Call your spine specialist if you suspect you have sciatica. (If you don't already have a spine specialist, you can find one using our Find a Spine Specialist feature. You may think you have sciatica if you're experiencing shooting pain down one or both of your legs, or if you've been experiencing weakness or tingling in your legs.
As you can learn in our doctor-written article on the 6 leading causes of sciatica, there are several spinal disorders that can lead to sciatic pain. Your treatment plan will be depending on the root cause of your pain, so it's important to get an accurate diagnosis.
First, your spine specialist will ask about your current symptoms and remedies you have already tried. He or she will also ask some typical questions, such as:
Your spine specialist will also perform physical and neurological exams.
In the physical exam, your doctor will observe your posture, range of motion, and physical condition, noting any movement that causes you pain. Your doctor will feel your spine, note its curvature and alignment, and feel for muscle spasm.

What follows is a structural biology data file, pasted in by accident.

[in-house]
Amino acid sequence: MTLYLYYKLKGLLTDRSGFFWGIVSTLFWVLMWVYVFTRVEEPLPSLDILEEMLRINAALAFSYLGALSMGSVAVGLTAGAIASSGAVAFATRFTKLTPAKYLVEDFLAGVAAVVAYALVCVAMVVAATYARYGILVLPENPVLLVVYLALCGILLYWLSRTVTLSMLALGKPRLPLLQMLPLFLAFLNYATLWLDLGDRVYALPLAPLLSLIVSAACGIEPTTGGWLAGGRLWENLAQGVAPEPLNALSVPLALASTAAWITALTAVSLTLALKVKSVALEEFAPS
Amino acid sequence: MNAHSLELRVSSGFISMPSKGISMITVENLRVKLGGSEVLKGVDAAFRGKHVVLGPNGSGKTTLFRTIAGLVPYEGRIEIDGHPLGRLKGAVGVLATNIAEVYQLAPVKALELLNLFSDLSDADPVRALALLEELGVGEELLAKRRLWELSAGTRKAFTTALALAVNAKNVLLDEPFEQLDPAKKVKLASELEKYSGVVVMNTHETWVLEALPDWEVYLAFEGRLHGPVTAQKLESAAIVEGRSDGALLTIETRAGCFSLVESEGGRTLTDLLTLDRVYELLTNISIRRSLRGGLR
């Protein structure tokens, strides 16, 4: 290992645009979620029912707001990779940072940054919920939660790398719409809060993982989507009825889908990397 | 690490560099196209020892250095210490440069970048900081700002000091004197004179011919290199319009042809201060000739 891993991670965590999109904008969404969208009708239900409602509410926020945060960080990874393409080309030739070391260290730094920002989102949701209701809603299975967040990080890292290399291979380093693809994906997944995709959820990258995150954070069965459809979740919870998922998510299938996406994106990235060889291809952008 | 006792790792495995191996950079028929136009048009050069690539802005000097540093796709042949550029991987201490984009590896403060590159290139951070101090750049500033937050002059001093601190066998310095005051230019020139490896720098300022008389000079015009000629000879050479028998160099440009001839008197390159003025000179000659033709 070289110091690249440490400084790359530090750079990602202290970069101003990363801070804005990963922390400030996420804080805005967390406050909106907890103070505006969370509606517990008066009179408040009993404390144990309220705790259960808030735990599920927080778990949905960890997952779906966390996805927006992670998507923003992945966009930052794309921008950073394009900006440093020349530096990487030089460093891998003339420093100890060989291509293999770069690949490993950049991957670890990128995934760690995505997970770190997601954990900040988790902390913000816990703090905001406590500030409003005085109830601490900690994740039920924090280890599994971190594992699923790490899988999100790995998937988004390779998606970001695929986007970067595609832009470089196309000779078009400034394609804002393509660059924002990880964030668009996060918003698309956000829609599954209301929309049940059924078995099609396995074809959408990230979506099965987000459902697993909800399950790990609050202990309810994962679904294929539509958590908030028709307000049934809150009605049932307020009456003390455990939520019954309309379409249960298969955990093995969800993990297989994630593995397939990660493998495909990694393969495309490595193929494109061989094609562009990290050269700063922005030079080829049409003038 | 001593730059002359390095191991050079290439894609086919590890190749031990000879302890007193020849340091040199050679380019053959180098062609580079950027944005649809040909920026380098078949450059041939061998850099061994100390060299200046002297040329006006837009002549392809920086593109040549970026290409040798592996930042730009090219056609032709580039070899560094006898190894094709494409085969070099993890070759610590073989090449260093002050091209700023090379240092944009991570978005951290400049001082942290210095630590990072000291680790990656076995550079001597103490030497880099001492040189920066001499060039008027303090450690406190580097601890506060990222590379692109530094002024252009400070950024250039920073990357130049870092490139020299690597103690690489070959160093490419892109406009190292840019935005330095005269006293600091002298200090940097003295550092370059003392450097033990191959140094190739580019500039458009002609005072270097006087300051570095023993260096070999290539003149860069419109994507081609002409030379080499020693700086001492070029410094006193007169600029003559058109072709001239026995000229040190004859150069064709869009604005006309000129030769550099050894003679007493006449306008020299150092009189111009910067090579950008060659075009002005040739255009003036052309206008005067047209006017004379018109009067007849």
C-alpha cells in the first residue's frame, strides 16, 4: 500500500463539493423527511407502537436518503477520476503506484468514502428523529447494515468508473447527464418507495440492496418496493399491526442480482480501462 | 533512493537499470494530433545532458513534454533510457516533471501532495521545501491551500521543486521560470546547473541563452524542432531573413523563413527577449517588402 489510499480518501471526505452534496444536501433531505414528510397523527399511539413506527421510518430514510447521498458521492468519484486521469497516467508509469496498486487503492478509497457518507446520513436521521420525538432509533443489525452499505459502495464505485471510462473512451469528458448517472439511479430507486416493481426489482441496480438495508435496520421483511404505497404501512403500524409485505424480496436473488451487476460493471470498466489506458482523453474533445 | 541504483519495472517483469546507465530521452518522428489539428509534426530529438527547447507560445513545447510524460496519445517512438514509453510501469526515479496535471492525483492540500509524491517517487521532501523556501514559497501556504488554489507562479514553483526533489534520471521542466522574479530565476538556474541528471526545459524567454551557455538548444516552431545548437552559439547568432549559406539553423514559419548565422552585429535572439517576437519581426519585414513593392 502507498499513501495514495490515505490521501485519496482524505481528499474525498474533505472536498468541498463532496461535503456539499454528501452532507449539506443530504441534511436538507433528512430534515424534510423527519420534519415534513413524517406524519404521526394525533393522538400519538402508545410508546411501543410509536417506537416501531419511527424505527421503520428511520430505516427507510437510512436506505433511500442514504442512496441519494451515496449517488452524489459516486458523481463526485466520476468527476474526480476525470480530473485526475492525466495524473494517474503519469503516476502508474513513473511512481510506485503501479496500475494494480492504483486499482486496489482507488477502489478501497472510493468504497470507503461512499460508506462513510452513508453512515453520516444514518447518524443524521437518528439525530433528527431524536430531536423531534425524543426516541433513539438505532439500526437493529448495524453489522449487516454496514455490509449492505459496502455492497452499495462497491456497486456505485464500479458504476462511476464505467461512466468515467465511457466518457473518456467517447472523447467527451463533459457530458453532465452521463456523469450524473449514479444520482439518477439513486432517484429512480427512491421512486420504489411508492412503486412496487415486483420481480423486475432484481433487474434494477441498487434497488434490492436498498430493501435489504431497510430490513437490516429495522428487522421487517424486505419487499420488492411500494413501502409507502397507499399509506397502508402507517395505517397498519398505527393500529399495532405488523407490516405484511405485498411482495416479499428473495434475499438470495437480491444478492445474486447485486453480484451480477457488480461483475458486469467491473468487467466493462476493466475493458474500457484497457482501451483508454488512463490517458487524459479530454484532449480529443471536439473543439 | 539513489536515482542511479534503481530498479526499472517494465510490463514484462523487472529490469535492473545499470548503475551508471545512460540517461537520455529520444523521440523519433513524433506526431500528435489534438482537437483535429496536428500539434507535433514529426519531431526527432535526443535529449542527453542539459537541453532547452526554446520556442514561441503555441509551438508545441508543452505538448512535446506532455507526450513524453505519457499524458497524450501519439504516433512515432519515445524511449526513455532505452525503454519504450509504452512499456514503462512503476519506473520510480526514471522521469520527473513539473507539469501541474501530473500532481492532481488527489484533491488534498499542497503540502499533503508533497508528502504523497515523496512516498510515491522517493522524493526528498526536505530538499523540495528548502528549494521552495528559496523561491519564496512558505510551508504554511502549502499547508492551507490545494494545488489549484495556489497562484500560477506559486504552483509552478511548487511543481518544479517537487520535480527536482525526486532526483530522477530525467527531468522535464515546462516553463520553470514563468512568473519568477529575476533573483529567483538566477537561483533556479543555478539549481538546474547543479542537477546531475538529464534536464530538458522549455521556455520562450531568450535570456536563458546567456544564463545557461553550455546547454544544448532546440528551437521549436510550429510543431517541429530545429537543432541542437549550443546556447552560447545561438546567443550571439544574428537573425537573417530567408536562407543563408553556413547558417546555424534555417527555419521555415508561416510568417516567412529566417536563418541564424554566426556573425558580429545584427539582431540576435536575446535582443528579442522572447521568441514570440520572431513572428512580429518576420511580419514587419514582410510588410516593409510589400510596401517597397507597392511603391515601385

During the neurological exam, your spine specialist will test your reflexes, muscle strength, and other nerve changes.
To diagnose the cause of your sciatica, you may need to have some imaging tests. You may have an x-ray or a computed tomography (CT or CAT) scan. If it's possible you have a herniated disc or spinal stenosis that's causing your sciatica, your doctor may order a magnetic resonance imaging (MRI) test.
Together, all these various exams and tests will give your doctor a more complete picture of your sciatic nerve pain. Using this information, he or she will most likely be able to make a diagnosis of the underlying cause of your sciatica.